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Students of theater program shine

Add shrewd talent scout to the list of details that describe Ann Reinking, a renowned choreographer and Broadway star.

Her Broadway Theatre Project, a program housed at the University of South Florida since 1991, has joined A-list performing talent and high-level instruction for an intensive three week summer workshop. The results of the study were adroitly and passionately performed in two performances Saturday at the Tampa Bay Performing Arts Center in Tampa.

This year's group of 169 high school and college-aged students, affectionately dubbed "apprentices," showcased their collective talents in a revue-style recital. The program was an eclectic collection of showtunes, classical ballet and monologues, brimming with youthful pluck and a sense of humor. Some of the variety included a take on Lucille Ball's comedic foibles from I Love Lucy, as well as a scene from Mary Zimmerman's experimental, moralistic odyssey Metamorphosis.

Ripe with a sense of self-parody, the group opted for a loose-canon opener, a number called Take My Advice, written by the students. In it, the teens spilled sagacious bits of showbiz savvy, advice like "Know the show you're auditioning for," or "Always make sure people are laughing with you and not at you."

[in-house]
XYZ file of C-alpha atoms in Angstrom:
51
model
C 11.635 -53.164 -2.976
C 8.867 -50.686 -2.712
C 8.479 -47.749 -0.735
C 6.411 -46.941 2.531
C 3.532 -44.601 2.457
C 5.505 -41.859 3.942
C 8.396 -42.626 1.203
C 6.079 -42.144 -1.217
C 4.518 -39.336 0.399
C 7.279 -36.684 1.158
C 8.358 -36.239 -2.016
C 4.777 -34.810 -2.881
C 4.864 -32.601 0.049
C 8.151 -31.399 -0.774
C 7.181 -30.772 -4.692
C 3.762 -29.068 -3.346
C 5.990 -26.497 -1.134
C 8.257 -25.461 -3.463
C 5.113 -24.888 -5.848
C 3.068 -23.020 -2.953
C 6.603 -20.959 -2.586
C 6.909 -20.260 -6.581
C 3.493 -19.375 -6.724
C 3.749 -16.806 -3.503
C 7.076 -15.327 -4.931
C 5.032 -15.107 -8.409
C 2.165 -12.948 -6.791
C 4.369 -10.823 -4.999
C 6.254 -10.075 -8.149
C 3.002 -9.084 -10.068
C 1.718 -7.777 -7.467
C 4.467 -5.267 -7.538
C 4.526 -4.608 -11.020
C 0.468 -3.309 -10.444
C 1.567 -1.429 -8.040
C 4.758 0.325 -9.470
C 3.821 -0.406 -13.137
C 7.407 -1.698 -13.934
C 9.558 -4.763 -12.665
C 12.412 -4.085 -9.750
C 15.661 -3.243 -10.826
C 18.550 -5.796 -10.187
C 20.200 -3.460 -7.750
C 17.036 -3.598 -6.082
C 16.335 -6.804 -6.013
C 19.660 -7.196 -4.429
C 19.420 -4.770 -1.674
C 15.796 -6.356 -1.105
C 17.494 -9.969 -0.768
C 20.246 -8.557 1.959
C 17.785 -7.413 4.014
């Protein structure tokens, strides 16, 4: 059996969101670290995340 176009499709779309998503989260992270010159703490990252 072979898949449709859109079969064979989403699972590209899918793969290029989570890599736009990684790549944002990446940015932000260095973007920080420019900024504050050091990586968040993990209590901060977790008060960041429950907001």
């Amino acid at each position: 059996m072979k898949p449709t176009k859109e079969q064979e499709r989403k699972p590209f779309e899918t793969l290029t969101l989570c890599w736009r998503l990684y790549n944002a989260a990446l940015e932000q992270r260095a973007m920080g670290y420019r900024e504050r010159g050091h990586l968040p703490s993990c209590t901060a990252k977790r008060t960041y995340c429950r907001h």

The audience relished boisterous musical numbers from How to Succeed in Business Without Really Trying, including the jittery Coffee Break, its dancing an apt parallel to the caffeine-addled lyrics. The ensemble-performed Shipoopi from The Music Man delighted with its up tempo rhythm and Americana-themed dancing.

Phil Hamilton's wonderfully rhythmic Phil's A Capella allowed a quartet of male performers to shine. Accompanied by only some drumming, the percussive young men chanted, creating a near-perfect synthesis of voice and dance.

Despite minor technical annoyances such as microphone trouble, the cast found inspiration in group numbers, including a medley from Les Miserables. Despite its economical, austere staging, the piece was richly affecting, drawing soaring vocal performances from its soloists.

Several female performers were granted solos on a medley of pop songs dubbed Ahhhh, Men. The estrogen-soaked romp carried prurient connotations. Performers sung to classics like It's Raining Men and Man. One young woman belted out a sassy, soulful version of the latter.

Dance numbers like the red-hot NYU placed emphasis on the fluid movements that have earned Reinking her famed reputation. The dancing in act one closer Fiesta Fatale was woefully dizzying, frenetic and fun.

Closing number Through the Storm gave one young man a fantastic, soulful solo and ended the performance on a moving note.

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